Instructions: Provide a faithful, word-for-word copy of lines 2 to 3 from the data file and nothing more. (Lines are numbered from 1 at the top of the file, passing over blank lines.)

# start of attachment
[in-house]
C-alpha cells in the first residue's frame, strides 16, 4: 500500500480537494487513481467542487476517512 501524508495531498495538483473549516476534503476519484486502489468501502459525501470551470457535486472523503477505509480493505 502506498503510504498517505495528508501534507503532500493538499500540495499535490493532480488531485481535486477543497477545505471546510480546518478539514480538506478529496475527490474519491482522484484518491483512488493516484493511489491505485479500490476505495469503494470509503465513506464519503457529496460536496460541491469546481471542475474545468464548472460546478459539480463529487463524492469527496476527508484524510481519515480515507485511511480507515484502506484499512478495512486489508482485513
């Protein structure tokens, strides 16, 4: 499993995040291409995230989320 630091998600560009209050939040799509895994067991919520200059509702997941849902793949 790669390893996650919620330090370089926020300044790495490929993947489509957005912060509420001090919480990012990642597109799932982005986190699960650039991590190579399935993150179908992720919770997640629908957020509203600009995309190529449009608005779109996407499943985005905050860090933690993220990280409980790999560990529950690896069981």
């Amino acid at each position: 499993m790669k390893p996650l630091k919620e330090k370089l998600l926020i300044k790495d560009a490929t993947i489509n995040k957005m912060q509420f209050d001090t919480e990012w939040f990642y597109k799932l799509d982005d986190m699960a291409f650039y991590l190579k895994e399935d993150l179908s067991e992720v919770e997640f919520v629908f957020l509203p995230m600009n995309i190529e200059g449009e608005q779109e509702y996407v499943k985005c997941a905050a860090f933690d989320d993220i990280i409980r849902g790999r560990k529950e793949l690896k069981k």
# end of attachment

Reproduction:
C-alpha cells in the first residue's frame, strides 16, 4: 500500500480537494487513481467542487476517512 501524508495531498495538483473549516476534503476519484486502489468501502459525501470551470457535486472523503477505509480493505 502506498503510504498517505495528508501534507503532500493538499500540495499535490493532480488531485481535486477543497477545505471546510480546518478539514480538506478529496475527490474519491482522484484518491483512488493516484493511489491505485479500490476505495469503494470509503465513506464519503457529496460536496460541491469546481471542475474545468464548472460546478459539480463529487463524492469527496476527508484524510481519515480515507485511511480507515484502506484499512478495512486489508482485513
């Protein structure tokens, strides 16, 4: 499993995040291409995230989320 630091998600560009209050939040799509895994067991919520200059509702997941849902793949 790669390893996650919620330090370089926020300044790495490929993947489509957005912060509420001090919480990012990642597109799932982005986190699960650039991590190579399935993150179908992720919770997640629908957020509203600009995309190529449009608005779109996407499943985005905050860090933690993220990280409980790999560990529950690896069981």